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4 tips to protect young workers — and your business

4 tips to protect young workers — and your business — this summer

Want to keep your business booming? Don’t skimp on safety orientation and training for the new and young workers you hire, says Ayden Robertson, Senior Consultant, WSPS. “It will help protect this particularly vulnerable group from workplace incidents and also support a thriving business.”

A recent study found that workplaces without adequate safety programs and effective orientation and training in place are more likely to experience higher injury rates. [1]  

New and young workers are three times more likely to experience an injury in their first month on the job. While they make up only 13% of the workforce, young workers account for about 16% of WSIB lost-time injury claims.[2]  

What makes new and young workers more vulnerable? “They may have little to no experience with health and safety. They may be unaware of their rights and responsibilities. There may be gaps in understanding of the language in which safety information is provided. They may also be eager to impress, lack the confidence to speak up, or even irrationally believe they are immune to harm,” explains Ayden. 

What can you do to set your new and young workers, and your business, up for success this summer? Read Ayden’s tips below. 

4 tips for keeping young workers safe

  1. Know the risks new and young workers face. “Every job comes with risks of varying degrees. As the employer, you need to understand what the risks are before you can implement controls, develop and train workers.”

  2. Make sure your health and safety policies and procedures are in place and up to date. “Regardless of the size of an organization, it’s critical to put pen to paper and document how jobs are to be done safely. Formalizing how the work is to be performed with clear safety considerations provides a consistent approach to a task to which workers can be held accountable.”

  3. Don’t rush training. Yes, you want to get people up to speed quickly, but "it's not enough to just give new or young workers policies to read, sign off, and then start a job.” Everyone learns differently and it is critical to provide and reinforce important safety information in various ways. Consider a mix of theory and practical training that:

  • includes mandatory health and safety awareness training on workers’ rights and responsibilities under the Occupational Health and Safety Act.

  • encourages your new and young workers to bring forward health and safety concerns. “There are always conscious and unconscious pressures to perform in the workplace, and new and young workers are typically eager to impress,” says Ayden. “As a result, they may not even mention hazards or near-misses they experience. Share examples of past health and safety improvements in the workplace to reinforce that worker input is valued and actioned.”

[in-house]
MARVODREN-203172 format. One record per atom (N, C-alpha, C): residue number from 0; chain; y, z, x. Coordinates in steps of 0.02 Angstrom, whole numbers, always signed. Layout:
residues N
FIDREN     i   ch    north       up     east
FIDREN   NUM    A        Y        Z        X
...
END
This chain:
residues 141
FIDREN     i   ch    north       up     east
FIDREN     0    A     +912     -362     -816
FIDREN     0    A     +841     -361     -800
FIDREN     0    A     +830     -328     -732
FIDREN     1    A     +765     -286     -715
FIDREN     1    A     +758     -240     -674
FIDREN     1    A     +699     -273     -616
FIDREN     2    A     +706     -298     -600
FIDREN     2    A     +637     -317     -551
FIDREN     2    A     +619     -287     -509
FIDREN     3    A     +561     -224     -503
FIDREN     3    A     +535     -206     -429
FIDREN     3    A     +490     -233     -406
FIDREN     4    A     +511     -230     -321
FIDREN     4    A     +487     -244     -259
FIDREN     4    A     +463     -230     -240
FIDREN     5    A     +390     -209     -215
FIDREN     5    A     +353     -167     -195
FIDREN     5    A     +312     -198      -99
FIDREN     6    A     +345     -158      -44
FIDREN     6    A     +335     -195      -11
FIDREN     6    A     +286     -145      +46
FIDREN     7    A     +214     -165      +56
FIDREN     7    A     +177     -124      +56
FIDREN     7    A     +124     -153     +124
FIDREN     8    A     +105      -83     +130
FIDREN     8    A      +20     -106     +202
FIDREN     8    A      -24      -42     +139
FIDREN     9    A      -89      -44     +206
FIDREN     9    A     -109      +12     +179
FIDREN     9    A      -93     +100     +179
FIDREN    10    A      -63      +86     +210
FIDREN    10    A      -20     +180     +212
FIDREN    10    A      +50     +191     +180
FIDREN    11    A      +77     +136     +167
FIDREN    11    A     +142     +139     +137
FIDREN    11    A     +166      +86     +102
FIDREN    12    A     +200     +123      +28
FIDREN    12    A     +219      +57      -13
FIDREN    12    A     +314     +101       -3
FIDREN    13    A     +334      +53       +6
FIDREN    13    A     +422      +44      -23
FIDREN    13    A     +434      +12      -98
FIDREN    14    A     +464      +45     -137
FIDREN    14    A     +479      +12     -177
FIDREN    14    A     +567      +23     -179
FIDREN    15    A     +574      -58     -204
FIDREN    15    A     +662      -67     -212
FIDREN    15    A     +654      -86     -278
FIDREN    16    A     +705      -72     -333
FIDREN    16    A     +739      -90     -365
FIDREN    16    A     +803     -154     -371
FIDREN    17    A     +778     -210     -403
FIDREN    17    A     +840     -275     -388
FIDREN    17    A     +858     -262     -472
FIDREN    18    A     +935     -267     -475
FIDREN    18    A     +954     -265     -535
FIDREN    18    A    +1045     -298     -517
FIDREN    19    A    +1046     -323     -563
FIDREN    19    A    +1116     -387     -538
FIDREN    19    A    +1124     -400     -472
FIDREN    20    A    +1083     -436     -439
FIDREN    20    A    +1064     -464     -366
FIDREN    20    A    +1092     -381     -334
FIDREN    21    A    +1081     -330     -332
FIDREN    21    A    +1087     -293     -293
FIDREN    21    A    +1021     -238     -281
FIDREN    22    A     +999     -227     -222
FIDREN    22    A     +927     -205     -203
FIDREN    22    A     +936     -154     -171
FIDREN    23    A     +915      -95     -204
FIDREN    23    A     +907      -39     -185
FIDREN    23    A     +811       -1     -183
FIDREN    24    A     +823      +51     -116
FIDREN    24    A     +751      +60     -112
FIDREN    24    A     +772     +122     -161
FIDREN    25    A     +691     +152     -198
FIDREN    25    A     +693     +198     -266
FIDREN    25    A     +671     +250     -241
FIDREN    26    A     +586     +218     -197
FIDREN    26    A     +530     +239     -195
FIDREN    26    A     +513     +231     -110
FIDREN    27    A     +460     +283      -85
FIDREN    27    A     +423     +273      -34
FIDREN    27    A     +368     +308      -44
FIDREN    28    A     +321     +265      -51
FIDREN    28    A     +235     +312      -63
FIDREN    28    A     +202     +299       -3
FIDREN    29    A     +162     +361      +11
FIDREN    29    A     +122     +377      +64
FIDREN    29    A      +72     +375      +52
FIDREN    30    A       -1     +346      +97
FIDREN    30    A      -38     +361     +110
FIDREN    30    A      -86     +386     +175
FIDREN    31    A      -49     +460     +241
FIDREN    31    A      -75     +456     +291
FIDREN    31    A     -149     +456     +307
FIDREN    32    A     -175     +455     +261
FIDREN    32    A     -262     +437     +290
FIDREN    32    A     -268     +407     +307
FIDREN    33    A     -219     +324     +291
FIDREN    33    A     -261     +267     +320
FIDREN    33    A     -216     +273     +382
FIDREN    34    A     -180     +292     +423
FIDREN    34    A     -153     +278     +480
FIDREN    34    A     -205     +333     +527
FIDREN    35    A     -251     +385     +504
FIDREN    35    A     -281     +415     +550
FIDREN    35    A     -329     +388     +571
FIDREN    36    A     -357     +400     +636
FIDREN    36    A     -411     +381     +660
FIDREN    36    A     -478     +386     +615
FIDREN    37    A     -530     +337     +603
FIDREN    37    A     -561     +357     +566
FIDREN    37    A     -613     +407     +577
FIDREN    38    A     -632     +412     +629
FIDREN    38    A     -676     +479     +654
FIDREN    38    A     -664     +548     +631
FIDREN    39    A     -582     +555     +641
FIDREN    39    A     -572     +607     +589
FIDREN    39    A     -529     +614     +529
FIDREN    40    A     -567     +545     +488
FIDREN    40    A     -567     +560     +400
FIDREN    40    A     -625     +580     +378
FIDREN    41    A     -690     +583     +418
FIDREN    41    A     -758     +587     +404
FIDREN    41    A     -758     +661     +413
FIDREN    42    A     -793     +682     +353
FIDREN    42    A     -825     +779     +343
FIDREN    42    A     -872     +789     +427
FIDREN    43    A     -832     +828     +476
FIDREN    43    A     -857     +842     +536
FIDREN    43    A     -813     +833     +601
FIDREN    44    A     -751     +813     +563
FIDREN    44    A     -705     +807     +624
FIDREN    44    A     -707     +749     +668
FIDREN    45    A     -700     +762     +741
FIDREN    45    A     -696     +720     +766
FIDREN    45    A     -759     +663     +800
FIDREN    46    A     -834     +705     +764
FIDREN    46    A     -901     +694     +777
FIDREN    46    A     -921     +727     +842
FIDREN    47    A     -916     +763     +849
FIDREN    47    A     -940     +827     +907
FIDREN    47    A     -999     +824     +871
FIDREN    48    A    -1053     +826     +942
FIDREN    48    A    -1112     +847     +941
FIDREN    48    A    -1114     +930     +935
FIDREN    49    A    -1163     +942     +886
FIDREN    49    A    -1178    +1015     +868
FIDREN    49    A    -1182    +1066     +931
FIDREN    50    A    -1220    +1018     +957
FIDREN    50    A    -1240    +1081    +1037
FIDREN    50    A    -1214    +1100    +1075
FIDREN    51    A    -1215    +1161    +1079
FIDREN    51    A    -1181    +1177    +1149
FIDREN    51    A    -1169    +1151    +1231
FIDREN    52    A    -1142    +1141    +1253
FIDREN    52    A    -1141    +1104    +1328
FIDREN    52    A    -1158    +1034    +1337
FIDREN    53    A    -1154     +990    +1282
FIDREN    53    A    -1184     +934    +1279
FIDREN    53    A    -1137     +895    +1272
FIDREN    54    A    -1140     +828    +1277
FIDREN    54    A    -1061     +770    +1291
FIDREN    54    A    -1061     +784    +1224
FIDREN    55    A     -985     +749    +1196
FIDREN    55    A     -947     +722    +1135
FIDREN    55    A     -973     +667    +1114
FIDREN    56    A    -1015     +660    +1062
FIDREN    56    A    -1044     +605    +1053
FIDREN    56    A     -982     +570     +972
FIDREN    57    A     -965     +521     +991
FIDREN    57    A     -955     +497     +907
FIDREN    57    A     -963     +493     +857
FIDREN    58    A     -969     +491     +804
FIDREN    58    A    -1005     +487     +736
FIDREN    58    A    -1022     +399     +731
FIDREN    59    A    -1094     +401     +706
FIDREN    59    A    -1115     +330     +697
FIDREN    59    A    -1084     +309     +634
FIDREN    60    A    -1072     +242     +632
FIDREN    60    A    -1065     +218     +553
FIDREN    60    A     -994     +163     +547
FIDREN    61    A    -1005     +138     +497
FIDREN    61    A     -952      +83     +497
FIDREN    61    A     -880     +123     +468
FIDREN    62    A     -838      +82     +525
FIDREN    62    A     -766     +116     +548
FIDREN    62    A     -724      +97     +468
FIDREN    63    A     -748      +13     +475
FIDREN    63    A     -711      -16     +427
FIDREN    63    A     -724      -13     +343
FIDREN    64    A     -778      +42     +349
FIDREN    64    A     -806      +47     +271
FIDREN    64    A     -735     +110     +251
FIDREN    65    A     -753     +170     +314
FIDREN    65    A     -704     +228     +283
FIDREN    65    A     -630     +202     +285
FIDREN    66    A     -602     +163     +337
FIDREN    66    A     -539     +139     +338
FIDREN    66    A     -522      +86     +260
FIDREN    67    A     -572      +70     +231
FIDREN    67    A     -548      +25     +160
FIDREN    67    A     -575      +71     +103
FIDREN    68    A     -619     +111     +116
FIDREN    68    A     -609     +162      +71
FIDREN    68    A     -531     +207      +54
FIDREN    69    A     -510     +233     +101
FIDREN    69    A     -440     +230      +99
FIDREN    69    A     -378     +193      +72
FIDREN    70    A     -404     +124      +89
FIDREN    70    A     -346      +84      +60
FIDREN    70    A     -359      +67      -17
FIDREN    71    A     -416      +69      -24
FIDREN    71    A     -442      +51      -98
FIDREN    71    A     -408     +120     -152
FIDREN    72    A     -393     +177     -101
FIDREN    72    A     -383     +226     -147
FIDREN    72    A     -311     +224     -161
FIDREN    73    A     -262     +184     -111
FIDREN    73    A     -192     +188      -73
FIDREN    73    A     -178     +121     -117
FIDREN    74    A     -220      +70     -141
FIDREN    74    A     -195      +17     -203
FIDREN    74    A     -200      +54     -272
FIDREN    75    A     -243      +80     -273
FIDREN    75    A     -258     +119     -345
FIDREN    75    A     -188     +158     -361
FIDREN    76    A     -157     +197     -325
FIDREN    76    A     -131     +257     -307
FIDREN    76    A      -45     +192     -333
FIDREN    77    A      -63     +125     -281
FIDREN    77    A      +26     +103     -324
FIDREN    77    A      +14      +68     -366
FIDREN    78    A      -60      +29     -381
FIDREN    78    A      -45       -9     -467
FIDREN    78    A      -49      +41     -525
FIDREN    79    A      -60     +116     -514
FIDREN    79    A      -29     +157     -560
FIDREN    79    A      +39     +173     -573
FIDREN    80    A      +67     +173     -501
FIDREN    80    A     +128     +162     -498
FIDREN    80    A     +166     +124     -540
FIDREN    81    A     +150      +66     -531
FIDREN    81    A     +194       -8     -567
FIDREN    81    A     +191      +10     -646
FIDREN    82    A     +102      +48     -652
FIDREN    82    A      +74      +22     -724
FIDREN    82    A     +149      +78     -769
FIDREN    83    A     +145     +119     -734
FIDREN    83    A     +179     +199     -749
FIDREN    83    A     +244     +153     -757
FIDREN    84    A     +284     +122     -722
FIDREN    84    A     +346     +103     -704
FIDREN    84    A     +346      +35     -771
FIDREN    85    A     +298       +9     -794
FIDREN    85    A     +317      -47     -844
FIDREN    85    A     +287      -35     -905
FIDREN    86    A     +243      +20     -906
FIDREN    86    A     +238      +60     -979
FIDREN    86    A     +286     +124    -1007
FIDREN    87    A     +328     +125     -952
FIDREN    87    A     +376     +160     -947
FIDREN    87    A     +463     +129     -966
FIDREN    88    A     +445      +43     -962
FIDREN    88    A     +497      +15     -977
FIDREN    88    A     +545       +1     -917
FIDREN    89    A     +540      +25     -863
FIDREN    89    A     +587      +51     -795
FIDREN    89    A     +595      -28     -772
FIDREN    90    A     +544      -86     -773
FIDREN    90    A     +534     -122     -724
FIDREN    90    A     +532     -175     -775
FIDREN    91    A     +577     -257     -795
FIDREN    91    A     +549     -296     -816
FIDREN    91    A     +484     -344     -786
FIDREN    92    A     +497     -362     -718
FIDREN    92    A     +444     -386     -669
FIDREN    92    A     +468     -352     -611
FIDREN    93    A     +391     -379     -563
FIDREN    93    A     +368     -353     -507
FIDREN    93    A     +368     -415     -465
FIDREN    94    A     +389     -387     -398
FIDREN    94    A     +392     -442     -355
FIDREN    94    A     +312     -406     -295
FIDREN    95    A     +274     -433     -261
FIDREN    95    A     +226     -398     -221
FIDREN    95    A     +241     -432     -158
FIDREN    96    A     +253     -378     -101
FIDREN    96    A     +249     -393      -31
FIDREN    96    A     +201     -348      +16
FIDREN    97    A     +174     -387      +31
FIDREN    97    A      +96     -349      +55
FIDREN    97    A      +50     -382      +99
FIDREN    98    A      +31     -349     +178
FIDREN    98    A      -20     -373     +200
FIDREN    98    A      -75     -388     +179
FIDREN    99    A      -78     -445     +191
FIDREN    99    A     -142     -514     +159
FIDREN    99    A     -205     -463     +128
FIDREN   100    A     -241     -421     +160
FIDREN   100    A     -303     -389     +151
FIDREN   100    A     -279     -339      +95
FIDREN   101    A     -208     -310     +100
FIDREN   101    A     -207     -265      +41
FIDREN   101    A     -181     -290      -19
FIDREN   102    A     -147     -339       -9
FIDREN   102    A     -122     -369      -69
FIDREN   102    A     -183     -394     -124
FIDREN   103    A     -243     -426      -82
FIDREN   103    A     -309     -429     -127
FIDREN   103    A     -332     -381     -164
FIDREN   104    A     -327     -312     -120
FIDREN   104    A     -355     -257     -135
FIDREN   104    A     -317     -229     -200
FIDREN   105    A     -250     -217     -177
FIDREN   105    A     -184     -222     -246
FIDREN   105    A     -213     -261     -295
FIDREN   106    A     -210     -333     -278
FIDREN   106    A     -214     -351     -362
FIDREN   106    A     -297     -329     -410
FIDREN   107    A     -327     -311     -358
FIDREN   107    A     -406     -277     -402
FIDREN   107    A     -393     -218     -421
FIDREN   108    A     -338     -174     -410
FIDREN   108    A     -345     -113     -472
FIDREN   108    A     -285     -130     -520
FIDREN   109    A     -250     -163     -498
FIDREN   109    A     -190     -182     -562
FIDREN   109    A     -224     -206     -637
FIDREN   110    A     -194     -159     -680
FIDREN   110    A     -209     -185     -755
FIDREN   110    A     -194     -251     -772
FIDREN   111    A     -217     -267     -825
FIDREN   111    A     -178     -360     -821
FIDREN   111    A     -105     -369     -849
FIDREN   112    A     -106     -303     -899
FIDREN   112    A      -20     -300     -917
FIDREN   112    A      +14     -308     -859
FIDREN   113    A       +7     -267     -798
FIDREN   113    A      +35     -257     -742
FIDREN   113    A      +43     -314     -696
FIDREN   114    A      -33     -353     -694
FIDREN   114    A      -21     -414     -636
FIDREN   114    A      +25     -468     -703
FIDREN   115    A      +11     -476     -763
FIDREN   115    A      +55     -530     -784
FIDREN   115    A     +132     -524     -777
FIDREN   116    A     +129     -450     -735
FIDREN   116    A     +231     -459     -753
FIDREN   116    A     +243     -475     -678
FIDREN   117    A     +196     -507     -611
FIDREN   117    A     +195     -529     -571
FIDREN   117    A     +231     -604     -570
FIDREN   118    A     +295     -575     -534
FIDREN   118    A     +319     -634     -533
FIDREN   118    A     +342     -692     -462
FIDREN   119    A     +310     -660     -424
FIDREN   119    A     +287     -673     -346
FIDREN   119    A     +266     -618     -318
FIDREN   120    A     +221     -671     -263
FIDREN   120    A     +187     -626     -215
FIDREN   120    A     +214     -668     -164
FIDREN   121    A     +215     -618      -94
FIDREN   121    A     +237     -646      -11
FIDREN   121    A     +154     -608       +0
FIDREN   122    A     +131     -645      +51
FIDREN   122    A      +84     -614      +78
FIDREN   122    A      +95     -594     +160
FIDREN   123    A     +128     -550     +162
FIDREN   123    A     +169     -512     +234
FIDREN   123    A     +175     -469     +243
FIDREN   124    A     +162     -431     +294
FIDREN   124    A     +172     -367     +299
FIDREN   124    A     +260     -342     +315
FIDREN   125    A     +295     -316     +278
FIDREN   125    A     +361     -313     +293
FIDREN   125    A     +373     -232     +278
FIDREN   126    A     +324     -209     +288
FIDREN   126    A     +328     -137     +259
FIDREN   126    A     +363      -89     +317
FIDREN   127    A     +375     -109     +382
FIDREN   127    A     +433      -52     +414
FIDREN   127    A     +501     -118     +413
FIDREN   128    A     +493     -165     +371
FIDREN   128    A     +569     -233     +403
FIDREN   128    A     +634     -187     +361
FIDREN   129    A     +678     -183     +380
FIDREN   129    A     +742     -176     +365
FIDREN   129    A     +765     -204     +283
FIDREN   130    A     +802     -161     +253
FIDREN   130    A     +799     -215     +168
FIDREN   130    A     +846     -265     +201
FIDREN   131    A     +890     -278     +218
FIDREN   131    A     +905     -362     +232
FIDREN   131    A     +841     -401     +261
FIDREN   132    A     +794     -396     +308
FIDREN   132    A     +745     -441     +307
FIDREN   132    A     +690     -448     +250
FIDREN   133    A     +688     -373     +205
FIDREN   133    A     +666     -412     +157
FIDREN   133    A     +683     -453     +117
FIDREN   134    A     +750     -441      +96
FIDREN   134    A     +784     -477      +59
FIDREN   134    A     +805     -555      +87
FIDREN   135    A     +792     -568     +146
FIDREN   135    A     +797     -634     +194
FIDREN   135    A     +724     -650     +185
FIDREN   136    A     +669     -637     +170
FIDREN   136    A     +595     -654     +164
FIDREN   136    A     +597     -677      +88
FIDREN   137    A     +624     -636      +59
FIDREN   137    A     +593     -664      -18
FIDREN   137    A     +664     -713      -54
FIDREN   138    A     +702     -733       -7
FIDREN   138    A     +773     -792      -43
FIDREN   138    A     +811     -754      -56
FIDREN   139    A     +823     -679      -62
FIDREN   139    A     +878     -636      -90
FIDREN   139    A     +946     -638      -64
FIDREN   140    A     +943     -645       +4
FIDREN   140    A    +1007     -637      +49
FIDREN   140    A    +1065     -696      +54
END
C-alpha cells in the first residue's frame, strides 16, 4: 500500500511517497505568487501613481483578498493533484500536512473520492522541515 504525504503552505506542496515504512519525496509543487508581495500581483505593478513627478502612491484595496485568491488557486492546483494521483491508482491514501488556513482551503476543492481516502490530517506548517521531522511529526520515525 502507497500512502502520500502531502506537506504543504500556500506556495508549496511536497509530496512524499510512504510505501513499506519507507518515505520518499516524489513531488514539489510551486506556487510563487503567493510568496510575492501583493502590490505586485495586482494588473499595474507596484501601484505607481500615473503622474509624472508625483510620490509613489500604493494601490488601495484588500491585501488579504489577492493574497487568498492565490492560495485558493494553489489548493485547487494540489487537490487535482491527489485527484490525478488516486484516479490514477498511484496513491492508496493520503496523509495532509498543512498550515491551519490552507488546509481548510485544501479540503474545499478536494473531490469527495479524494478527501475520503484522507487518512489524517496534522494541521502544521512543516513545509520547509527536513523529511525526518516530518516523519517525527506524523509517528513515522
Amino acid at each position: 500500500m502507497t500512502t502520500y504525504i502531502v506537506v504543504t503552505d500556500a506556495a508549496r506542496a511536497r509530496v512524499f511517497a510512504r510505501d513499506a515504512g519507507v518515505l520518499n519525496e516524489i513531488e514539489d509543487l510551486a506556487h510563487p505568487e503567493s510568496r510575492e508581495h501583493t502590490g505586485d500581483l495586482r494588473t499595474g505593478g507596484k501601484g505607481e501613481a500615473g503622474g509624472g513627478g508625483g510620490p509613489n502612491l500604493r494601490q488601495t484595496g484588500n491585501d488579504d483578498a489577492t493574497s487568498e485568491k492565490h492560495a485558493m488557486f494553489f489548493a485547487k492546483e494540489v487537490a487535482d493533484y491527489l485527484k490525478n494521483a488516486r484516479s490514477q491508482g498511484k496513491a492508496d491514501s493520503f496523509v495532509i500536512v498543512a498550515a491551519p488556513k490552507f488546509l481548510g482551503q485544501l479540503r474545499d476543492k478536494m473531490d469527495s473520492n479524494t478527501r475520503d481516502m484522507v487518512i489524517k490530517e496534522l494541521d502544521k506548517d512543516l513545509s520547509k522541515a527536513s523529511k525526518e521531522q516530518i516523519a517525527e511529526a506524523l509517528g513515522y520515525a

• utilizes a variety of teaching methods. “Training should progress beyond the classroom to the work site.  “Put theory into practice with hands-on instruction on how to perform tasks safely. Ayden recommends using the “I tell you and show you; you tell me and show me” approach.

  • allows young workers to develop skills safely before working independently. Job shadowing is a great idea, says Ayden. “Consider pairing new and young workers with experienced workers as part of the training process to provide coaching and reinforce safe work practices."

  • emphasizes accountability for not following safety procedures. “New and young workers want to impress and may take unnecessary risks. It’s important to emphasize that workers are expected to follow safe work procedures and that supervisors will actively ensure they do,” says Ayden.

4. Be sure your supervisors are trained and “competent” under the Act. “A supervisor by any other name – coordinator, lead hand, captain, or ‘supreme chancellor’ – is still a supervisor if they have charge of a workplace or authority over workers.” 

How WSPS can help 


Visit our New, Young & Vulnerable Workers Resource Hub

Browse through our extensive collection of videos, articles, downloads and other resources to learn how to keep your most vulnerable workers safe.


[1] Health and Safety Leadership Survey White Paper 2022, page 11.

[2] Occupational Health and Safety in Ontario (Apr 2018 - Mar 2019)